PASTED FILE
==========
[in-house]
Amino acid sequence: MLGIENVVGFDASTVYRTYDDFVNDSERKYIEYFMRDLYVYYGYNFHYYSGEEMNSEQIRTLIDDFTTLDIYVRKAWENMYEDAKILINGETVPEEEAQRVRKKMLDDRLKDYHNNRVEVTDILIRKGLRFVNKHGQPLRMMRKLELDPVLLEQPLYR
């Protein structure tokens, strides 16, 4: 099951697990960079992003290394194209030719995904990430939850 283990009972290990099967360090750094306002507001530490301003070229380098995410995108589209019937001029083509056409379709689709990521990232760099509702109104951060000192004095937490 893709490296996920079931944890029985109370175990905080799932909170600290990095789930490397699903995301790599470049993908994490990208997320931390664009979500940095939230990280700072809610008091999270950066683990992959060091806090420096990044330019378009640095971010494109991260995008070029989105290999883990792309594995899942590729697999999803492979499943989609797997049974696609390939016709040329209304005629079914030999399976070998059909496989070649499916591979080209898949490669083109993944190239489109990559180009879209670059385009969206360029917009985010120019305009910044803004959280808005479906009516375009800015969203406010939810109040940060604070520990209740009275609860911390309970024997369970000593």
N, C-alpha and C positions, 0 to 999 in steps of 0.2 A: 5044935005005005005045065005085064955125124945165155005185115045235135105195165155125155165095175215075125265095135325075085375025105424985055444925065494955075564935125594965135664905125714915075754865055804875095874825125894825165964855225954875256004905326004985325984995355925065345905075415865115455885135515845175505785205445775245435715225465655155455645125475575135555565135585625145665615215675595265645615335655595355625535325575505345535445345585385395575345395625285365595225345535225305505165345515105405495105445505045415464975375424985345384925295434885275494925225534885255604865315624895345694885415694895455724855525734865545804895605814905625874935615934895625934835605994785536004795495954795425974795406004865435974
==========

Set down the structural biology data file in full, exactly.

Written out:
[in-house]
Amino acid sequence: MLGIENVVGFDASTVYRTYDDFVNDSERKYIEYFMRDLYVYYGYNFHYYSGEEMNSEQIRTLIDDFTTLDIYVRKAWENMYEDAKILINGETVPEEEAQRVRKKMLDDRLKDYHNNRVEVTDILIRKGLRFVNKHGQPLRMMRKLELDPVLLEQPLYR
């Protein structure tokens, strides 16, 4: 099951697990960079992003290394194209030719995904990430939850 283990009972290990099967360090750094306002507001530490301003070229380098995410995108589209019937001029083509056409379709689709990521990232760099509702109104951060000192004095937490 893709490296996920079931944890029985109370175990905080799932909170600290990095789930490397699903995301790599470049993908994490990208997320931390664009979500940095939230990280700072809610008091999270950066683990992959060091806090420096990044330019378009640095971010494109991260995008070029989105290999883990792309594995899942590729697999999803492979499943989609797997049974696609390939016709040329209304005629079914030999399976070998059909496989070649499916591979080209898949490669083109993944190239489109990559180009879209670059385009969206360029917009985010120019305009910044803004959280808005479906009516375009800015969203406010939810109040940060604070520990209740009275609860911390309970024997369970000593």
N, C-alpha and C positions, 0 to 999 in steps of 0.2 A: 5044935005005005005045065005085064955125124945165155005185115045235135105195165155125155165095175215075125265095135325075085375025105424985055444925065494955075564935125594965135664905125714915075754865055804875095874825125894825165964855225954875256004905326004985325984995355925065345905075415865115455885135515845175505785205445775245435715225465655155455645125475575135555565135585625145665615215675595265645615335655595355625535325575505345535445345585385395575345395625285365595225345535225305505165345515105405495105445505045415464975375424985345384925295434885275494925225534885255604865315624895345694885415694895455724855525734865545804895605814905625874935615934895625934835605994785536004795495954795425974795406004865435974